Review: Batwoman 1×02 “Down The Rabbit Hole”
[Editor’s Note: This review may contain spoilers]
Director: Marcos Siega
Writers: Caroline Dries
Starring: Ruby Rose, Rachel Skarsten, Meagan Tandy, Nicole Kang, Camrus Johnson, Elizabeth Anweis, Dougray Scott, Brendon Zub, Giles Panton, Gracyn Shinyei
Reviewed by: Jason Larouche
Kate, now aware that Alice is actually Beth, races the clock to find her before The Crows do.
What worked in the pilot were thankfully maintained and this week new twists were thrown in from both main and supporting cast. The narration format that I praised last week was thankfully made a staple. The decision to frame the course of events via a journal-style message to Bruce serves two purposes: First, it spiritually connects Batman to what is transpiring in his absence and to his cousin. Second, it gives the viewer entry into the closed-off protagonist. Since this is taking place two years in the past, introspection works. Bookending it with a diary that Alice is writing to Kate is also a good bookend to this episode. It symbolically states to the viewer this is no family reunion, but a war between two sisters with the fate of Gotham in the balance.
Again, the fully-realized suit was held back. Stretching out the unveiling for next week works in that Kate is not a hero. She has no intention of making this permanent. Beyond that, establishing herself is not a priority either. Batman’s arsenal serves her only in finding an end to her lifelong search for Beth, now this deranged domestic terrorist. Dries is getting across to the audience that Kate’s search for her own path isn’t complete. She is not Oliver Queen, nor is she Bruce Wayne. It would have been too Power Rangers to have the hero completely assimilated into that role of protector. Also, name-dropping Wonder Woman leaves open the possibility of a CW appearance.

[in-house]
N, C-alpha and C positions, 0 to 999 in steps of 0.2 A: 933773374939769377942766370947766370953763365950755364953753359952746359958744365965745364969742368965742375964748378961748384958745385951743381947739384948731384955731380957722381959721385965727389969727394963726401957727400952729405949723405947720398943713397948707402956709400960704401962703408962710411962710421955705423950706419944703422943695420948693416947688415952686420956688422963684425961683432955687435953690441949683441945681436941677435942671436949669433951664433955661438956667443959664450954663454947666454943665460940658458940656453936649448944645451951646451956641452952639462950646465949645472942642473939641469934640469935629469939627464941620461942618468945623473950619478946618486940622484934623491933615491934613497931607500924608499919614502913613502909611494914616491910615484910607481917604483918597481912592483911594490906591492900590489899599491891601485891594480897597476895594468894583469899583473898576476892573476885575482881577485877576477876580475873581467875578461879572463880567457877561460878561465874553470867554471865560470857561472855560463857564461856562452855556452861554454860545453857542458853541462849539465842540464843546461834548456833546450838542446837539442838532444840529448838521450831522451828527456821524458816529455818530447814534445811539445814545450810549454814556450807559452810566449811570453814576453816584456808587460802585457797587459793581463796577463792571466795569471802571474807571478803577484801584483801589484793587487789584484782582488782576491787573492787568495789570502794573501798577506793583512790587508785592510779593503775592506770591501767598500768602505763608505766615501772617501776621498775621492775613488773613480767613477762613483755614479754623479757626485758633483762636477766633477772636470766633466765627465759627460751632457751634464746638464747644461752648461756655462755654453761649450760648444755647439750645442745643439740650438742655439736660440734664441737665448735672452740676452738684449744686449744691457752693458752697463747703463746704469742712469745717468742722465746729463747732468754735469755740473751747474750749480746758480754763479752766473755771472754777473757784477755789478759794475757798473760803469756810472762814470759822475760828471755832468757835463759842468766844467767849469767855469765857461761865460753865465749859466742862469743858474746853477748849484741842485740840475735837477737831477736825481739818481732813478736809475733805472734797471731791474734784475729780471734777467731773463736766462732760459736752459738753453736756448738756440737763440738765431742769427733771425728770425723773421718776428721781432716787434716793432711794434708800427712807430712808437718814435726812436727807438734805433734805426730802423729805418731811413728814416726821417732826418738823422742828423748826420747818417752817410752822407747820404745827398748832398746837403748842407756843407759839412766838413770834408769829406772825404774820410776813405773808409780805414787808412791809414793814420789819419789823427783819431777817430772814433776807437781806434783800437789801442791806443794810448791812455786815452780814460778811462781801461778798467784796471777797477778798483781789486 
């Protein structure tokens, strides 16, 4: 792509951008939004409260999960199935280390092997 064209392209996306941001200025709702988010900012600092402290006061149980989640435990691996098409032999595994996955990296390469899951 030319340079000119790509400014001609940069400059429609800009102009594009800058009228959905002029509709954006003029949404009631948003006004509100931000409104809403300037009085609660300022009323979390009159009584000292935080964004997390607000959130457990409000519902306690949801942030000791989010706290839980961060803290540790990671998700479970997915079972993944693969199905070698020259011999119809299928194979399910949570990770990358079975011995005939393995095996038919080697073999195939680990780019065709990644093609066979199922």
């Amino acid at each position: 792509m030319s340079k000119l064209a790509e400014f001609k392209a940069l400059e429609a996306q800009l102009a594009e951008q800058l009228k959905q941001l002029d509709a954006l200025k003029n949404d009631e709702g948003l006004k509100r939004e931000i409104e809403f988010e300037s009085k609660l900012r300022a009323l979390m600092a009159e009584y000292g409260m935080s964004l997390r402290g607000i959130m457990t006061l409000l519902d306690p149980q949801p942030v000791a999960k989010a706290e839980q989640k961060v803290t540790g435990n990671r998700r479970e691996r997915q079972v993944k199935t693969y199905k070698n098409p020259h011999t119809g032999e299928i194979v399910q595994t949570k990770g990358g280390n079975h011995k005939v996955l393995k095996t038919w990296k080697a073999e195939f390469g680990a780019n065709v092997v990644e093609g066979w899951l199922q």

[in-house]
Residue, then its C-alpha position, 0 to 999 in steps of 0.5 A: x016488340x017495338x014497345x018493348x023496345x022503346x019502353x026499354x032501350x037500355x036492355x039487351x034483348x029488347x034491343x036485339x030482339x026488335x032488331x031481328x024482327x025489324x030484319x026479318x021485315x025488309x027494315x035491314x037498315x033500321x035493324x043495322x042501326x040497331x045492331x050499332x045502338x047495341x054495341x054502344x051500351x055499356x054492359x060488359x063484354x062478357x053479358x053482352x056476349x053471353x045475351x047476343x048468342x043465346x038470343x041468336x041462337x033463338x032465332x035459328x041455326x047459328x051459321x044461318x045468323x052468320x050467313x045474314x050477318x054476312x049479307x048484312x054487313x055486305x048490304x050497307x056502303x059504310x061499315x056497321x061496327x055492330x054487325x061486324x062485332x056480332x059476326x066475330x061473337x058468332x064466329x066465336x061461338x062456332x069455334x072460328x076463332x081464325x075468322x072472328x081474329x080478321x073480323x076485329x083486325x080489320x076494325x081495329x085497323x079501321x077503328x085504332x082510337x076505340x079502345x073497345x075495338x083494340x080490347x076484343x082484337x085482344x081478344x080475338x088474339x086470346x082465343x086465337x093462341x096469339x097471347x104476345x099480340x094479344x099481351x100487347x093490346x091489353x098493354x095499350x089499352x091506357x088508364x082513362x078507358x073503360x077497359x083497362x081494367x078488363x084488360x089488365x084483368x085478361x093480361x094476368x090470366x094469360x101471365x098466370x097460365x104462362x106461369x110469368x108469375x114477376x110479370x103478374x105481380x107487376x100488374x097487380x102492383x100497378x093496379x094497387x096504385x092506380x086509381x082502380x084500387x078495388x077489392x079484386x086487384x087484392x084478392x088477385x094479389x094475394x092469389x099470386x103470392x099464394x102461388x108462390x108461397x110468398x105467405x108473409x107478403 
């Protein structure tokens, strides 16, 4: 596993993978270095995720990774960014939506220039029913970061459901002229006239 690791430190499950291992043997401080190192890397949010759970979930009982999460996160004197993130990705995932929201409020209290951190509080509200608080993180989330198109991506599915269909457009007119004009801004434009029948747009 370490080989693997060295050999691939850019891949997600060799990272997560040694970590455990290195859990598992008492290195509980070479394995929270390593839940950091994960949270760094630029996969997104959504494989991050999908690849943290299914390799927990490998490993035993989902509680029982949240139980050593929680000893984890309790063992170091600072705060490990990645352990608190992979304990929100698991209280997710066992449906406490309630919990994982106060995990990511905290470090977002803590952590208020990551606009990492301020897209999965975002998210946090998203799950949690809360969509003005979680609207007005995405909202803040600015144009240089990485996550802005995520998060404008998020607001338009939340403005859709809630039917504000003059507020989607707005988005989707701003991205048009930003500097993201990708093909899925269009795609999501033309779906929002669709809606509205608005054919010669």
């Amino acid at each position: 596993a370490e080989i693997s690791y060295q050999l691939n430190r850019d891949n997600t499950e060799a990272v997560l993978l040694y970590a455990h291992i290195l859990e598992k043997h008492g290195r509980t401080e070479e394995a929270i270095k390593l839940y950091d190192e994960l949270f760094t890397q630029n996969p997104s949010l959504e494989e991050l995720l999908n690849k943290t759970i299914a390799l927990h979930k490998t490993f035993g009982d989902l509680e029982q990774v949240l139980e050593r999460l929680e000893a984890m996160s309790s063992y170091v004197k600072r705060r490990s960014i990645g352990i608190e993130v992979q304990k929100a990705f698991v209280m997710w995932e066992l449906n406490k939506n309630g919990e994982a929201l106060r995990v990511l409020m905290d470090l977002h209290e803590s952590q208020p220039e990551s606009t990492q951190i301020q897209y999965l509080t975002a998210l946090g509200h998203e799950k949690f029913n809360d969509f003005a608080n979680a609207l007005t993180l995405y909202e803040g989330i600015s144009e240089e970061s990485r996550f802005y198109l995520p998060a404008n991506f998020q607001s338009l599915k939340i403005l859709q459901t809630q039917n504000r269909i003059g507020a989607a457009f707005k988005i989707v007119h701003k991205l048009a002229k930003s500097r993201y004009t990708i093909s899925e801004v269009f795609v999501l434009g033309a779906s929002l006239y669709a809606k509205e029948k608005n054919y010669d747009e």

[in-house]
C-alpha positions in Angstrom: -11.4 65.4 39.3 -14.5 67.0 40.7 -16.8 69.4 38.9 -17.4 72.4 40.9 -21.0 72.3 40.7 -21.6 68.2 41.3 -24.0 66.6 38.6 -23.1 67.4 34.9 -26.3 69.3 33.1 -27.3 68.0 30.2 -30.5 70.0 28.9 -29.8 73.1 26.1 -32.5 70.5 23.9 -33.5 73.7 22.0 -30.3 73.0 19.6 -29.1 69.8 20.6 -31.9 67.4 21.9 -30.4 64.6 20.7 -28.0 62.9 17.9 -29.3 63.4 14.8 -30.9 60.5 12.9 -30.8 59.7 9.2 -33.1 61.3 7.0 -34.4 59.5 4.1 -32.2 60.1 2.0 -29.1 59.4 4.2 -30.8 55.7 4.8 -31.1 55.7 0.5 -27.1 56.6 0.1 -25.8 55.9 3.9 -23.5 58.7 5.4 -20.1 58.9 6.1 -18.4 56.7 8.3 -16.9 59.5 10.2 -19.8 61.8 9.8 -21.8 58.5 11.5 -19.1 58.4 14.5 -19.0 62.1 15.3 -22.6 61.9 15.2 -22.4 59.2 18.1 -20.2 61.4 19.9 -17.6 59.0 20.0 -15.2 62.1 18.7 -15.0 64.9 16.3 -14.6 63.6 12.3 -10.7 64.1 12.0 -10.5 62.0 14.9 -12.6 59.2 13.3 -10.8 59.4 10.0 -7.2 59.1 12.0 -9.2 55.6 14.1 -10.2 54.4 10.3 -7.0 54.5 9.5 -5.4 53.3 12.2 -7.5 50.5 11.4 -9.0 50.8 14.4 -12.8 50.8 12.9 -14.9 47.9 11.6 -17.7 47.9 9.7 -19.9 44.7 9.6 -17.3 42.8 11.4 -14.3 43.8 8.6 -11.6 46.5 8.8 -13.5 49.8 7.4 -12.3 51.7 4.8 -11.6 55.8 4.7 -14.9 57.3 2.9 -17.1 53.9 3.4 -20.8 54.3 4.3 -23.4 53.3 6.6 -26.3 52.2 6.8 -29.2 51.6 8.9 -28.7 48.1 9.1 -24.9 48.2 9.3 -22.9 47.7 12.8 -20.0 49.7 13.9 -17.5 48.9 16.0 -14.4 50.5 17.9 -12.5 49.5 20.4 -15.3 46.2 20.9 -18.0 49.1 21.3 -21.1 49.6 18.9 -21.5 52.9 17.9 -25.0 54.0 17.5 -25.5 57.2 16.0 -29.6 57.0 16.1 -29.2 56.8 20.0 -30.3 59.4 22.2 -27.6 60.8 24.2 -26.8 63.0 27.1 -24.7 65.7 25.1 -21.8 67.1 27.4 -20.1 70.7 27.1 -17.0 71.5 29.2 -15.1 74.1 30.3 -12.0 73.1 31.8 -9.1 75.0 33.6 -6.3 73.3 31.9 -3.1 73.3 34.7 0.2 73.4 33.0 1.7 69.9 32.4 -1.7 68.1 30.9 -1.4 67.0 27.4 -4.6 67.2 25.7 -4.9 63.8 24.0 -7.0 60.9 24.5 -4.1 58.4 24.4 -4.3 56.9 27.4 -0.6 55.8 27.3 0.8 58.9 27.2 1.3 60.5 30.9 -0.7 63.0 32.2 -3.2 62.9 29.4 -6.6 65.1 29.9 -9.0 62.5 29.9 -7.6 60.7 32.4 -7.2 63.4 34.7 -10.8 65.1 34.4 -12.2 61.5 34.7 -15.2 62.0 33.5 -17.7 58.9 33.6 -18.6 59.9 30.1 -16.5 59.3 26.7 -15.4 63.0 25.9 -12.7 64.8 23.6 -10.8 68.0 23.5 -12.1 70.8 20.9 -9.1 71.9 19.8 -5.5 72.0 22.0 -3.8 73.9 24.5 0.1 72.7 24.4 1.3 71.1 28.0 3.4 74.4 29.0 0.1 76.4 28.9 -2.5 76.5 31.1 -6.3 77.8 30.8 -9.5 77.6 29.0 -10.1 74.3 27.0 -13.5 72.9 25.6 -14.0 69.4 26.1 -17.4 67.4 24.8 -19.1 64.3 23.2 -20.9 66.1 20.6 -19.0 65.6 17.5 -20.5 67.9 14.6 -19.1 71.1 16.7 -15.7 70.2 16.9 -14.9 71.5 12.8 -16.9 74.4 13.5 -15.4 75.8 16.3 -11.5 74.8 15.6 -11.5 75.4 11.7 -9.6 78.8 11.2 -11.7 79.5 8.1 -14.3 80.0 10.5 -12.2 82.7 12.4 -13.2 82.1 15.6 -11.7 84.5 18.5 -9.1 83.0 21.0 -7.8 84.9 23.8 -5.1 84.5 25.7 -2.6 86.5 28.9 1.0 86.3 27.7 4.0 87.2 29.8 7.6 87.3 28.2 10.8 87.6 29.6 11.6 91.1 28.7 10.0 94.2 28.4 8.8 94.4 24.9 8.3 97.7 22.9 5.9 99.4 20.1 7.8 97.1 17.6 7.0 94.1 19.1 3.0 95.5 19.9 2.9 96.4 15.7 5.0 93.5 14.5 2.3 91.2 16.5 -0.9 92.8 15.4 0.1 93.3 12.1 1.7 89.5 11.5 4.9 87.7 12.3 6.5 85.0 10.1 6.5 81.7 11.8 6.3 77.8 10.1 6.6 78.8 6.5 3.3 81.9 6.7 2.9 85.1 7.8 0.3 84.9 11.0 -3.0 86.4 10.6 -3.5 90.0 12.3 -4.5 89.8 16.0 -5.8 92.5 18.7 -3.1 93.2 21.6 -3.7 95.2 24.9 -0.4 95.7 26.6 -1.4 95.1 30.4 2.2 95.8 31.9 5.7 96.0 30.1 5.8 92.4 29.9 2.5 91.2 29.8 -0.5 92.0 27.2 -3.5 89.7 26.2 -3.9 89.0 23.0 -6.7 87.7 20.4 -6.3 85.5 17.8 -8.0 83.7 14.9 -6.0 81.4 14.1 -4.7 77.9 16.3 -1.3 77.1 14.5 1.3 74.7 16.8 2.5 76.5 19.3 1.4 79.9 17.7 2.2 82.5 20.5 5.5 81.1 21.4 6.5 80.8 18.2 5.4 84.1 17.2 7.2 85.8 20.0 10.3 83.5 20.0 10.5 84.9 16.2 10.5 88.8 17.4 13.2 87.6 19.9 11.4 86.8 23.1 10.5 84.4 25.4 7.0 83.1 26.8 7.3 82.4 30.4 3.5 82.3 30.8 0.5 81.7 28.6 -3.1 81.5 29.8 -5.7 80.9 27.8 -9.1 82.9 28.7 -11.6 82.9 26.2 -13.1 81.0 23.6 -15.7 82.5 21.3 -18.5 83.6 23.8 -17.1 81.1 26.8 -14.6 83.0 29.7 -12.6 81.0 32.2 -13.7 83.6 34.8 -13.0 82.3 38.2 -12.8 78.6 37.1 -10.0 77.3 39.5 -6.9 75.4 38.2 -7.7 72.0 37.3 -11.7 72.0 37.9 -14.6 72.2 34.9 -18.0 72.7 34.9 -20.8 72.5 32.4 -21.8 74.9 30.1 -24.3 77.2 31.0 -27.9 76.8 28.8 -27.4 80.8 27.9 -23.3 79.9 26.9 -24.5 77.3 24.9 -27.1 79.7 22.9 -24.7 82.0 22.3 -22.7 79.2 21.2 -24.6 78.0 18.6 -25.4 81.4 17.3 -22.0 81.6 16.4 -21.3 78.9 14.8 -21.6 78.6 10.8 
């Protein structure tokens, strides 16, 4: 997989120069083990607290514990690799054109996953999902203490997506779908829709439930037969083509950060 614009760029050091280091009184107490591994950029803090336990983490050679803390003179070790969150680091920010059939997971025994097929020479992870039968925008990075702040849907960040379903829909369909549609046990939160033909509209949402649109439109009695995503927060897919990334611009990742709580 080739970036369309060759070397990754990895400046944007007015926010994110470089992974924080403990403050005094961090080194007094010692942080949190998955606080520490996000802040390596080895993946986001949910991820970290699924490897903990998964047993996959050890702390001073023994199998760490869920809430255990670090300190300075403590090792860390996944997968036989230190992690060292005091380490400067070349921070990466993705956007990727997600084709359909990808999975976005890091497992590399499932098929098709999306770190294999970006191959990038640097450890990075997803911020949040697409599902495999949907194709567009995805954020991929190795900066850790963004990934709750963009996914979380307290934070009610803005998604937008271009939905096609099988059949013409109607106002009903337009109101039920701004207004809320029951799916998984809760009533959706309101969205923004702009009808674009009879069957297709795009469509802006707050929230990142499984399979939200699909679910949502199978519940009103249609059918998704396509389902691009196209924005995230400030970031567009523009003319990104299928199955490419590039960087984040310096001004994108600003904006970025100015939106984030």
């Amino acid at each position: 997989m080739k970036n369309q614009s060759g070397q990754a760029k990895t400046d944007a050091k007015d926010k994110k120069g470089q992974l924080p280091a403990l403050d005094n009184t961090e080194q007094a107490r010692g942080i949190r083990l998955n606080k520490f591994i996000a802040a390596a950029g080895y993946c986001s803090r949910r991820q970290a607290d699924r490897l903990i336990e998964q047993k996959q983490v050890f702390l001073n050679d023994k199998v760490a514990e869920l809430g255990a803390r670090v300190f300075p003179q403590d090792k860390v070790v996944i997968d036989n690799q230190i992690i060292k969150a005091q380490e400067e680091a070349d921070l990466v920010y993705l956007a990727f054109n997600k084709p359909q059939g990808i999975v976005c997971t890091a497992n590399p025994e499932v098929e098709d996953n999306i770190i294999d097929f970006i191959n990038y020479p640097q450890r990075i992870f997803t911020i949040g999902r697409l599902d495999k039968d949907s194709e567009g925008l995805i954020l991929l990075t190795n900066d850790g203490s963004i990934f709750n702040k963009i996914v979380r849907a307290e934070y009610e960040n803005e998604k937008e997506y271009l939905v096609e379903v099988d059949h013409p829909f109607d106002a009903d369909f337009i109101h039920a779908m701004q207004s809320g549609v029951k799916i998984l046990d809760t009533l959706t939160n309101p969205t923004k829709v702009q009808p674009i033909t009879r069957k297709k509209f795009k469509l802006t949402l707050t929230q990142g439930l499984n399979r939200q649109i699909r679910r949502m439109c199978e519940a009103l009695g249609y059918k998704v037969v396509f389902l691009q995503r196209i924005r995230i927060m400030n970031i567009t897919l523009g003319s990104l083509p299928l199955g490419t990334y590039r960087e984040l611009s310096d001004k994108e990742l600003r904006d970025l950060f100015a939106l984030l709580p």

The exchange between the sisters in the park is now multilayered. Show creator Caroline Dries emphasized the focus on the bond between sisters. In the writing, and in performance, the viewer can sense they are trying to figure each other out. Further, both are trying to bring the other to their side of this philosophical debate. It also focuses on where Jacob Kane is emotionally, and how his viewpoints on doctored evidence puts him at odds with both of his daughters. The flashbacks serve to provide a counterargument to Alice’s beliefs that Jacob and Kate abandoned her. The revelation that Alice knows Kate’s is as engaging as the twist of Katherine Hamilton’s role in the theft of Alice’s knife in the Crows’ parking garage. What is her angle in this?
The fight choreography still needs work. Kate Kane is a soldier and has endured 15 years of survival training. It still feels wooden. CGI also feels off in some places. In other news, besides being moral support, how is Luke keeping the lights on in Wayne Enterprises? If he’s able to redesign the suit to fit a woman, why is he so inept at operating The Bat-Computer? Dries has inconsistencies in the writing to shake out. The Mary-Kate relationship is also mirroring Oliver and Thea too much. Also, the will-they-or-won’t-they feel of the final scene between Sophie and Kate feels forced. If Caroline is trying to create sexual tension, it’s not there yet.
I give this a 4 out of 5 this week. The writing has stepped up with twists in both the subplots and the main plot. Dries hits the mark in the sense that both hero and villain are now aware of each other’s identities. That creates a dimension that Batman and Joker didn’t have in previous live-action incarnations. Again, delaying the complete redesign of the suit works since Kate is still sorting out her priorities. I look forward to seeing it in action next week.